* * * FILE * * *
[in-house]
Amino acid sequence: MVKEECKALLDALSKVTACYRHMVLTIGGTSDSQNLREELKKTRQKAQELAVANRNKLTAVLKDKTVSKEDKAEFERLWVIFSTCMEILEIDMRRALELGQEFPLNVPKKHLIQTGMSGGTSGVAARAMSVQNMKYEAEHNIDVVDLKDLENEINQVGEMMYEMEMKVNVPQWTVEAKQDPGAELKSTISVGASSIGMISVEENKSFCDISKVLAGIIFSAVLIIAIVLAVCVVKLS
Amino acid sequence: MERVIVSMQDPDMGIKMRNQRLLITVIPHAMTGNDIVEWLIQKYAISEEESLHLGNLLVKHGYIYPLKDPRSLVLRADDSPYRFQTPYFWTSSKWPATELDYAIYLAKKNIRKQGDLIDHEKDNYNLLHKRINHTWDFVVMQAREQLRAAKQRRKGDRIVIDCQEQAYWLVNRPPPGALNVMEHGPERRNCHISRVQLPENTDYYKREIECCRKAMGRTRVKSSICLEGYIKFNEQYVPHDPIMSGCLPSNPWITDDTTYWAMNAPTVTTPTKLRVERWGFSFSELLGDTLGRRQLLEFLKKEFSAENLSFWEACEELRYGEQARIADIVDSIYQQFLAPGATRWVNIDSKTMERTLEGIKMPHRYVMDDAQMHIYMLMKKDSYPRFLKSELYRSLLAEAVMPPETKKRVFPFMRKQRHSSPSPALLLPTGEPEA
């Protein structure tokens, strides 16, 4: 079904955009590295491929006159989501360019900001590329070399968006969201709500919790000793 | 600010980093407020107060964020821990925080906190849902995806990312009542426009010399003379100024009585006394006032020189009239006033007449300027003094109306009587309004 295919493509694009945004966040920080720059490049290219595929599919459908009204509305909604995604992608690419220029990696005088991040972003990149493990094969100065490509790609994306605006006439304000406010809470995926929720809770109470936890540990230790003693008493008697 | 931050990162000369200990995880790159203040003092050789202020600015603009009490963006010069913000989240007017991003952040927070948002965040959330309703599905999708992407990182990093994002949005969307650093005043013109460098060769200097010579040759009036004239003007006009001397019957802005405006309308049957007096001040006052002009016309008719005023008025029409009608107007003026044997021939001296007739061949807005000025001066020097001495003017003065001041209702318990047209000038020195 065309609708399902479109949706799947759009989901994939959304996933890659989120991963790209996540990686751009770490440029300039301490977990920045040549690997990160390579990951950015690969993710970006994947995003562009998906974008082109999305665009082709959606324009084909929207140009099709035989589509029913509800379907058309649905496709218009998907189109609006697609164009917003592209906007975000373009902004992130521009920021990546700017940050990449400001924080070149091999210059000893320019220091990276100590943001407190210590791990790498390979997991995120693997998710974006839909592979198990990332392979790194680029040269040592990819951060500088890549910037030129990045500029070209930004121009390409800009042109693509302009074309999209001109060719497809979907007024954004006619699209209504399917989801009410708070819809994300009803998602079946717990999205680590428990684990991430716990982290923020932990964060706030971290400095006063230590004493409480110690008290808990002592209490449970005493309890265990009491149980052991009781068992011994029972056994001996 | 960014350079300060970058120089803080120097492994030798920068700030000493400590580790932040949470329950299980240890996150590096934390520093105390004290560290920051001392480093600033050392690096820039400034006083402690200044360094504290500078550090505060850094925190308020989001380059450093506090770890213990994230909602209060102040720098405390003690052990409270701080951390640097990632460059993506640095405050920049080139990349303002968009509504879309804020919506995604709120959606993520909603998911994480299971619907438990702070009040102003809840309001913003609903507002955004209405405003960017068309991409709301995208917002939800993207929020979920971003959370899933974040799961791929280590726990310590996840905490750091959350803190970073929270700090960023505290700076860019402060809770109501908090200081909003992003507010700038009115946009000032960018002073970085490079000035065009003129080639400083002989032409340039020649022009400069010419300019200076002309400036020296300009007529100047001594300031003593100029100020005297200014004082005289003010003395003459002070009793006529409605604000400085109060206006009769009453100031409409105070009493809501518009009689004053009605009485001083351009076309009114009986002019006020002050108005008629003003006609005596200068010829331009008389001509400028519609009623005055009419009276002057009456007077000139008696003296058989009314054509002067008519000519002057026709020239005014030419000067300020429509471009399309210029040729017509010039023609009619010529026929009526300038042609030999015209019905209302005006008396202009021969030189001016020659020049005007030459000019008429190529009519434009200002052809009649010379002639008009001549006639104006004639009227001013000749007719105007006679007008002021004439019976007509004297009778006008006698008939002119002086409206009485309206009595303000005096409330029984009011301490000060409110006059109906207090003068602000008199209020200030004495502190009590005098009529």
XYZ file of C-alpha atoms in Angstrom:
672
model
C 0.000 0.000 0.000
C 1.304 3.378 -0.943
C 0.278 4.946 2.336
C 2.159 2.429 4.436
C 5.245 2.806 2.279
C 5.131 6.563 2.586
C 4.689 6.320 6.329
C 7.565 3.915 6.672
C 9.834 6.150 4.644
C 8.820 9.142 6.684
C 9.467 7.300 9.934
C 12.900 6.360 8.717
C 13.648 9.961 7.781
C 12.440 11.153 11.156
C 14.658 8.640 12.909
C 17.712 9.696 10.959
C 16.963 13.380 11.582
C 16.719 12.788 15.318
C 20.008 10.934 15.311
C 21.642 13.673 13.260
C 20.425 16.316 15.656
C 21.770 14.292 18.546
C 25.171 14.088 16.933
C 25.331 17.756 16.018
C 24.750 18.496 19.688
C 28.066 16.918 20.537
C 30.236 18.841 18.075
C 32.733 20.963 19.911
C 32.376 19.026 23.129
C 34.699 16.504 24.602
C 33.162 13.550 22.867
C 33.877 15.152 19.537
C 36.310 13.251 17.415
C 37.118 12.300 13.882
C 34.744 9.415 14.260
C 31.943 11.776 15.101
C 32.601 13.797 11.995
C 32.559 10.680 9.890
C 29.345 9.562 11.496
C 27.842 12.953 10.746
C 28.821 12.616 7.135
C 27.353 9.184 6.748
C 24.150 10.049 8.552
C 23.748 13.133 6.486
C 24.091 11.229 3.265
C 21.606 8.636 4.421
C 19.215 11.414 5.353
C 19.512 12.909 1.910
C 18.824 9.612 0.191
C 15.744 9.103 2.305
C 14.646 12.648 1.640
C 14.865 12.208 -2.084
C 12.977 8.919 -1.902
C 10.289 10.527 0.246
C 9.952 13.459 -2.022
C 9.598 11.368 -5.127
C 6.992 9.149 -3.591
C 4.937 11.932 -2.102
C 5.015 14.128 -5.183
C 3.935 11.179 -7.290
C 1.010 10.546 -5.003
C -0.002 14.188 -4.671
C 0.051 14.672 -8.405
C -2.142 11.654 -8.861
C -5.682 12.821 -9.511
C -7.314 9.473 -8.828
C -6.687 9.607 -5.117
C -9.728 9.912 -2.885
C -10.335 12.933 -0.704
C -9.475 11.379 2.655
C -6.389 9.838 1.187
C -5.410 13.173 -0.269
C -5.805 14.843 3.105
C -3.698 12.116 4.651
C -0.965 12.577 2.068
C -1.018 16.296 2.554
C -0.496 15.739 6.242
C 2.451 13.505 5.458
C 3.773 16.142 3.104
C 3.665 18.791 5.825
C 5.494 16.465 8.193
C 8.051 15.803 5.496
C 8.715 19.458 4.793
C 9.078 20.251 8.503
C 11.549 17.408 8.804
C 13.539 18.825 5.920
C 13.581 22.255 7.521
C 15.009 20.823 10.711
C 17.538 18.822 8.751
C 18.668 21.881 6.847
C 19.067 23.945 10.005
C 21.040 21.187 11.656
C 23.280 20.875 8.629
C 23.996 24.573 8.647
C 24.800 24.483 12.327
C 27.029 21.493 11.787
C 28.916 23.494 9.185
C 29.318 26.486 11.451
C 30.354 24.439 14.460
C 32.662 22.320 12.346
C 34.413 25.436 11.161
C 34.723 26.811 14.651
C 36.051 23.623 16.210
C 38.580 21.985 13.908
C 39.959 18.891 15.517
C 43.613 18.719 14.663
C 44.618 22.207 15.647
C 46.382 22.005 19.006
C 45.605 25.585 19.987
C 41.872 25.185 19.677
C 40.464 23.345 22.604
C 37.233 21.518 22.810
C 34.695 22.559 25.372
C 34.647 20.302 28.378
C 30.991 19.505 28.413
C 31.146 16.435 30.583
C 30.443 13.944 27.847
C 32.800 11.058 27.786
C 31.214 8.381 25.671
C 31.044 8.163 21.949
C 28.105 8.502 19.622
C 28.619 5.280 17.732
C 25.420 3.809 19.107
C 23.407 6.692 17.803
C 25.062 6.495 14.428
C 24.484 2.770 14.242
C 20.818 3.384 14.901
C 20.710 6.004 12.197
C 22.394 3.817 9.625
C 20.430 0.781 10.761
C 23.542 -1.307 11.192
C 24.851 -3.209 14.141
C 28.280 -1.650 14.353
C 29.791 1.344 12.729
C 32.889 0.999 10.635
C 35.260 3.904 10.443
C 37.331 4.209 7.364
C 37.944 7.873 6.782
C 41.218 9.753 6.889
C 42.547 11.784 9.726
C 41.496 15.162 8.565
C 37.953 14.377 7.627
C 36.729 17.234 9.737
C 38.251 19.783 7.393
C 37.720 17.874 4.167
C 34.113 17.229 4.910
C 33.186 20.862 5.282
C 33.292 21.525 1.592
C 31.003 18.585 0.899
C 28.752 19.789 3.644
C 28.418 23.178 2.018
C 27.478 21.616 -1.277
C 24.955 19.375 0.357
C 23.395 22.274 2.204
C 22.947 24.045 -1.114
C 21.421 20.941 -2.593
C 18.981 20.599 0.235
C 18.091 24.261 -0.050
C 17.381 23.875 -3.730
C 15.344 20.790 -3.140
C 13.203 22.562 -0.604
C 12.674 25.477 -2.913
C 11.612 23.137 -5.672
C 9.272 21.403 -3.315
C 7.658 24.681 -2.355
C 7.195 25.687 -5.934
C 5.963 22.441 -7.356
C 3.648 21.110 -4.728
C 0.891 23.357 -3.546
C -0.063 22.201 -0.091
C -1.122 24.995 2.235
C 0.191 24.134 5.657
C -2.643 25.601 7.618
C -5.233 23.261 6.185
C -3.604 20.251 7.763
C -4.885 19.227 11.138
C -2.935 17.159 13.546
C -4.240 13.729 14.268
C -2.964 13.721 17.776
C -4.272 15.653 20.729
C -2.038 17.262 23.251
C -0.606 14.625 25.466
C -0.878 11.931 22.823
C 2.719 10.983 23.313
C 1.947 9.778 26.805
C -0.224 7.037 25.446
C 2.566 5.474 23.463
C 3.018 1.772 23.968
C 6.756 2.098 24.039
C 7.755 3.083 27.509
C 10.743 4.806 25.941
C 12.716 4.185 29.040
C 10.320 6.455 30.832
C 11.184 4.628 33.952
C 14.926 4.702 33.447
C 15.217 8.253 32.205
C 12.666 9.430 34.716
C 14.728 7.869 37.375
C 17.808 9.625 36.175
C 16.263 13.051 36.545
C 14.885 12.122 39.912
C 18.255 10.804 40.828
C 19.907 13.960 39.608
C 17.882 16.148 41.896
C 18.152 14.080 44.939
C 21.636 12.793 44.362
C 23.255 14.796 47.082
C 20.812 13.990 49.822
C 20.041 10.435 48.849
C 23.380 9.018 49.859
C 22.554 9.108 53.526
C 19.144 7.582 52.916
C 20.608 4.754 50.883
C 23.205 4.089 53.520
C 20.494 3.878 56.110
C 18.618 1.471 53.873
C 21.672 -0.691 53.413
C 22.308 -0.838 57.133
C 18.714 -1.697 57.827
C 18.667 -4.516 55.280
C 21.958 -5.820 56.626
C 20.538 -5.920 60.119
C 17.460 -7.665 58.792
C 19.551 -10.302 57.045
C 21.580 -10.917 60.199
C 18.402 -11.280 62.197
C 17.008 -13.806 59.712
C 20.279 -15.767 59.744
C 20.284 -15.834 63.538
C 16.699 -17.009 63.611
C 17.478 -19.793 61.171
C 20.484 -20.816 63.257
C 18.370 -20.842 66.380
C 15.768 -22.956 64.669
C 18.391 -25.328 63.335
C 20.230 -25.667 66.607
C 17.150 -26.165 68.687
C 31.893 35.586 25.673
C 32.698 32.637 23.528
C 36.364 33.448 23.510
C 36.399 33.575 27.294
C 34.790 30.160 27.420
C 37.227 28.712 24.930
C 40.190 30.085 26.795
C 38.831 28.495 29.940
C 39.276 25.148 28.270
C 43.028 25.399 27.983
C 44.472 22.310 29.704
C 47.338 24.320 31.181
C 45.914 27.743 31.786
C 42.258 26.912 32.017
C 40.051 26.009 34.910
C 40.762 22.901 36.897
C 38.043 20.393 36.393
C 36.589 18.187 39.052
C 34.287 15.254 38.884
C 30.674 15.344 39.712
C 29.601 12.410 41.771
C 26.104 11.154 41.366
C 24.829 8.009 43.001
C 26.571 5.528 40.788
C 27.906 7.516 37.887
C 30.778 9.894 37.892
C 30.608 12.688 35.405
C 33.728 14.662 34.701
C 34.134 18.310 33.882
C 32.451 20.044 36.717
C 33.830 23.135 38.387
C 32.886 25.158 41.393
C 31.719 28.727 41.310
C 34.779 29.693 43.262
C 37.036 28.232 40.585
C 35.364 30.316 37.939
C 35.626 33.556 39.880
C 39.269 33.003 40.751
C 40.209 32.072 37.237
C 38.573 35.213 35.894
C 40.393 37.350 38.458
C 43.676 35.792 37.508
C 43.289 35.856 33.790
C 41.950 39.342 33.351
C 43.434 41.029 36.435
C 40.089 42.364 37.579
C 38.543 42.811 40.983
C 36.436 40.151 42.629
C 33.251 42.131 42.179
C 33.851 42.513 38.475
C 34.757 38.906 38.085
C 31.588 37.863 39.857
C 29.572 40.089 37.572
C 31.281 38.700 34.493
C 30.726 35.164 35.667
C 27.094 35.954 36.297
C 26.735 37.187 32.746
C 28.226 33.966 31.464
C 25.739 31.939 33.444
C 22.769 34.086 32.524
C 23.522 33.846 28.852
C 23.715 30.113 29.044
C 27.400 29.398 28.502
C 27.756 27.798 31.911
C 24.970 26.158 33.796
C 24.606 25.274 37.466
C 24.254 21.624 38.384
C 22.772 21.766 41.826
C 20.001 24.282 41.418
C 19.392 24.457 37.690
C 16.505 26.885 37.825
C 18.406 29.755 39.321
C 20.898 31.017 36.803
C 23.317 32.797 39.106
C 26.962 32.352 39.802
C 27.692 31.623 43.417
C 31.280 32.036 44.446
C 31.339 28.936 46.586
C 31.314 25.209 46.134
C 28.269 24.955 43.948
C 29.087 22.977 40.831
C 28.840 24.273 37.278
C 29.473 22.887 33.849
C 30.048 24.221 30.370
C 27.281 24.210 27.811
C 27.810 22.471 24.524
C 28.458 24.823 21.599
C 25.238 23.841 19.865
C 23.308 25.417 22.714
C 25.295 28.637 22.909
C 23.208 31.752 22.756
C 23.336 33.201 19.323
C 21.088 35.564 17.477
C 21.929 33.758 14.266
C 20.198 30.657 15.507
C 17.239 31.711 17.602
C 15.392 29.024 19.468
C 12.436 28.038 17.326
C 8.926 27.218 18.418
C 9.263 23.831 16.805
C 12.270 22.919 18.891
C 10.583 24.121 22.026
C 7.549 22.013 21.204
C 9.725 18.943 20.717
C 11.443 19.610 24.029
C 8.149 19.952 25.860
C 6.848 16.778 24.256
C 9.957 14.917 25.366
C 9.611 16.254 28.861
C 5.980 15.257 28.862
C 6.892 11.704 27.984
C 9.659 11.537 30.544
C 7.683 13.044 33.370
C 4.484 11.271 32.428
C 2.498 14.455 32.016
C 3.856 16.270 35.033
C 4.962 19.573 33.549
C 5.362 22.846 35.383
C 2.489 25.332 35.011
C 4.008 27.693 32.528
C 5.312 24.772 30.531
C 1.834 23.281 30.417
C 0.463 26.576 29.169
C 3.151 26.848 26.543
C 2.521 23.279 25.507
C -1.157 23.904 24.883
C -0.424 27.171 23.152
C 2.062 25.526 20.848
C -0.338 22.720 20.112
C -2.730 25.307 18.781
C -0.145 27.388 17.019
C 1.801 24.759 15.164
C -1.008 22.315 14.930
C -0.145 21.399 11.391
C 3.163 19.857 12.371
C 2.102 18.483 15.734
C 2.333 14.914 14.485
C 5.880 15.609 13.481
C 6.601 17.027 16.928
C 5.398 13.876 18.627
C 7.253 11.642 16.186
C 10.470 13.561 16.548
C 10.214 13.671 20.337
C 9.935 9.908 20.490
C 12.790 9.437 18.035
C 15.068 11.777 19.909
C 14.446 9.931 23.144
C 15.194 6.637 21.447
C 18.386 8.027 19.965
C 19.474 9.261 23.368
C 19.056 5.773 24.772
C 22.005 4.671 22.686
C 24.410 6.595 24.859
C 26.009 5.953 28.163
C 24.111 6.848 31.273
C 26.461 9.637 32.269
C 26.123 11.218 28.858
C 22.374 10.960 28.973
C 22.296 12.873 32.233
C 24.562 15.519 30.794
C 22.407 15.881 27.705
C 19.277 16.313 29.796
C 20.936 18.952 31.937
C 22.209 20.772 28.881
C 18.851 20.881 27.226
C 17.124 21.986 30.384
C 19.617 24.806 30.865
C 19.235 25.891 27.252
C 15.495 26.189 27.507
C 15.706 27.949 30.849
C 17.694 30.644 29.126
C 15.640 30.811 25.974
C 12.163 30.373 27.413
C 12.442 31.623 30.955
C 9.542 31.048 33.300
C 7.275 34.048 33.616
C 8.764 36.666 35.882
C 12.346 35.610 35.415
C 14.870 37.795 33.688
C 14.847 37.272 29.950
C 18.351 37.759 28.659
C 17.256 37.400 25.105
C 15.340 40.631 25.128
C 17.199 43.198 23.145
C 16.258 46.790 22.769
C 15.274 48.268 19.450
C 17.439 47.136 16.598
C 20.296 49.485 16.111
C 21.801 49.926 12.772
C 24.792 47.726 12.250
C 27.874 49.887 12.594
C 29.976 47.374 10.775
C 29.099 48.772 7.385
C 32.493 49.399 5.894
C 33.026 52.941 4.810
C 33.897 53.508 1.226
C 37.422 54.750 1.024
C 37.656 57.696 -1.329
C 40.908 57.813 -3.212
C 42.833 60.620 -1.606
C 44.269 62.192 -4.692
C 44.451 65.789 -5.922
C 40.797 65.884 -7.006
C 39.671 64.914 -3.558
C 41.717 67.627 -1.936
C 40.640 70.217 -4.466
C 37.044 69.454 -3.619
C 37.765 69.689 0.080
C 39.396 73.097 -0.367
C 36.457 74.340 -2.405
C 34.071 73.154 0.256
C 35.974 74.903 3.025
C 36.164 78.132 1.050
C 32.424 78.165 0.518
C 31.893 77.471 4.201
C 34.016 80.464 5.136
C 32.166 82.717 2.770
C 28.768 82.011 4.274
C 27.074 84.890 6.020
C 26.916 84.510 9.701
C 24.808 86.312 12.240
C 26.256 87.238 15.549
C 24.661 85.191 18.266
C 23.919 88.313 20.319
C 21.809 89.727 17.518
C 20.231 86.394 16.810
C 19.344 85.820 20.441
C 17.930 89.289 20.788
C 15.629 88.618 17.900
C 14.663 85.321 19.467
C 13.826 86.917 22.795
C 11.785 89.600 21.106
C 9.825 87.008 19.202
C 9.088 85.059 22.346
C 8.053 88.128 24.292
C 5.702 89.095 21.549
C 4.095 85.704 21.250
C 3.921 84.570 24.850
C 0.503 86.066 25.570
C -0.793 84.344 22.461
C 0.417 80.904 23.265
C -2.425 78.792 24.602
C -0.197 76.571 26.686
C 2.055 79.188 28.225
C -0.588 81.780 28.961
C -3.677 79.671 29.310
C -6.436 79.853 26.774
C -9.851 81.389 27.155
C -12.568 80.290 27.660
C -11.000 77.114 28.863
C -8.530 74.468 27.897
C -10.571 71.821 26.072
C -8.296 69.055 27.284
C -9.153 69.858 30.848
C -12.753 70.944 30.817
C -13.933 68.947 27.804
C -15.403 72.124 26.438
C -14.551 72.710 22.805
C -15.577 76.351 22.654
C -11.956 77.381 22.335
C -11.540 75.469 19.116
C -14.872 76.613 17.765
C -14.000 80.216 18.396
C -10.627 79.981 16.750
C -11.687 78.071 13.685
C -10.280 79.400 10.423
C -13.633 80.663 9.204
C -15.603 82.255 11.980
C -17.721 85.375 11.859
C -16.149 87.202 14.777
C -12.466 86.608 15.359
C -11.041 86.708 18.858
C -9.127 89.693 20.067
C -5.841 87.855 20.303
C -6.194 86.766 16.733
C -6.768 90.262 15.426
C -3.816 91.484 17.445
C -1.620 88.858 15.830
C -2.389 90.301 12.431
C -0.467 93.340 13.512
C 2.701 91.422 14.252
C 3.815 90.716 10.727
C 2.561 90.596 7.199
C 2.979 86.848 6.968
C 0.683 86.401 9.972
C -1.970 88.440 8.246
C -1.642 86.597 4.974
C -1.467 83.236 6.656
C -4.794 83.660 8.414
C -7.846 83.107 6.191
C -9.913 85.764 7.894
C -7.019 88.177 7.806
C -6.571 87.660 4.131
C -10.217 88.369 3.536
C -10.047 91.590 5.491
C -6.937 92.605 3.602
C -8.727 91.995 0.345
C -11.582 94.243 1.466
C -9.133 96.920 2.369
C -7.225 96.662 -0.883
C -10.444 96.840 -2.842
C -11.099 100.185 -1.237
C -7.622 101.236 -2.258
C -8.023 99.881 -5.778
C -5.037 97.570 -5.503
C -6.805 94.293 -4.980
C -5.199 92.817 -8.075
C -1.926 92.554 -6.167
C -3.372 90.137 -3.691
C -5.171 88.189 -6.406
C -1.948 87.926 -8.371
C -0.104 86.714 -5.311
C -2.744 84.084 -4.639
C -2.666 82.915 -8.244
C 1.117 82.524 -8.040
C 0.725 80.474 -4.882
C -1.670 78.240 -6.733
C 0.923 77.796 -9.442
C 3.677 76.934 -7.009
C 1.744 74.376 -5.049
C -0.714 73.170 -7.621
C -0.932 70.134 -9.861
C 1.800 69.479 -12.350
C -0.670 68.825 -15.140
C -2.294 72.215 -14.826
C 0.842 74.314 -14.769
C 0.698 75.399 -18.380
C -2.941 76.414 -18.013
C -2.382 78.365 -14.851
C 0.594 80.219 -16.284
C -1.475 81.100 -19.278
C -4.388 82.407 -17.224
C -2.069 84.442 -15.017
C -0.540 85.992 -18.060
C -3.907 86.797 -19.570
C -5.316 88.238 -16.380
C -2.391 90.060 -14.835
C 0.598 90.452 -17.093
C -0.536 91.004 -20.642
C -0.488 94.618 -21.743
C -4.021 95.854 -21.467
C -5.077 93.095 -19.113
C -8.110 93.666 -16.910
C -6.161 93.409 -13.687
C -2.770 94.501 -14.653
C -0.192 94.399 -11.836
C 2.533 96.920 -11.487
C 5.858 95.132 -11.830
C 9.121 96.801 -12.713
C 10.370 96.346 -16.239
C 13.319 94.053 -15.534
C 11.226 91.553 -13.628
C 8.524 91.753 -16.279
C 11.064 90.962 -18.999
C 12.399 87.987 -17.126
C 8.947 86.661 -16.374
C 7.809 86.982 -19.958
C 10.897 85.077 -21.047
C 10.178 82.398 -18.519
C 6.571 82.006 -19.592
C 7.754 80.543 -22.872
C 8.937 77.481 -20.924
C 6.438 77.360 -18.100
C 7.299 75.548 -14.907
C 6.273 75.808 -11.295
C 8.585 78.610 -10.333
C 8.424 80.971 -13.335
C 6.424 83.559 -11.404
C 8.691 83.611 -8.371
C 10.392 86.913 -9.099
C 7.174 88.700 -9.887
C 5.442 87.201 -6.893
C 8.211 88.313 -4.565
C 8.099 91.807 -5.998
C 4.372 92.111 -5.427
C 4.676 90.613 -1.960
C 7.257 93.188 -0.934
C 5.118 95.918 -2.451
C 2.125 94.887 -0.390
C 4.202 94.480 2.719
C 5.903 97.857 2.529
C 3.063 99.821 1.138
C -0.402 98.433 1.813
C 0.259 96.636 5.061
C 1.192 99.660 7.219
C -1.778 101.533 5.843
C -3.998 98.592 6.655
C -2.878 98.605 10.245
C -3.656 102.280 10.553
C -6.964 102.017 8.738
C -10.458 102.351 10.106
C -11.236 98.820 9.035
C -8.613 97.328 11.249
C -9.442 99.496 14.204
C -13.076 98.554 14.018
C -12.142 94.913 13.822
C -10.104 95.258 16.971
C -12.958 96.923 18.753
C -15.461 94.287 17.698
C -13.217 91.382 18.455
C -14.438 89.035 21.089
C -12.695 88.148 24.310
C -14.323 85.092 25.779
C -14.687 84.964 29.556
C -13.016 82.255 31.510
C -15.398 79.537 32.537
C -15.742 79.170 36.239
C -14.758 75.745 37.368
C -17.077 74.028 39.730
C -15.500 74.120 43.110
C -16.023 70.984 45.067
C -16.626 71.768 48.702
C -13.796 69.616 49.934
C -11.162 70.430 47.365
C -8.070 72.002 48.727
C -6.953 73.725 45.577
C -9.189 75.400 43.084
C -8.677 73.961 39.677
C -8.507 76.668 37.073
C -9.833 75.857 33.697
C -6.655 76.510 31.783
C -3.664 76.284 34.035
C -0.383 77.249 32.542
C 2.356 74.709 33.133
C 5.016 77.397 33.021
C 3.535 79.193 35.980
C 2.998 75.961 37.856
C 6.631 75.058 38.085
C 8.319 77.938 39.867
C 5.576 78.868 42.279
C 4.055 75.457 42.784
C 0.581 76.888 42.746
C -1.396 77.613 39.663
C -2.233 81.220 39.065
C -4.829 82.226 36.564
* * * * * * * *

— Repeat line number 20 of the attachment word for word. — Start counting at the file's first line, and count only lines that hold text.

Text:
C 13.648 9.961 7.781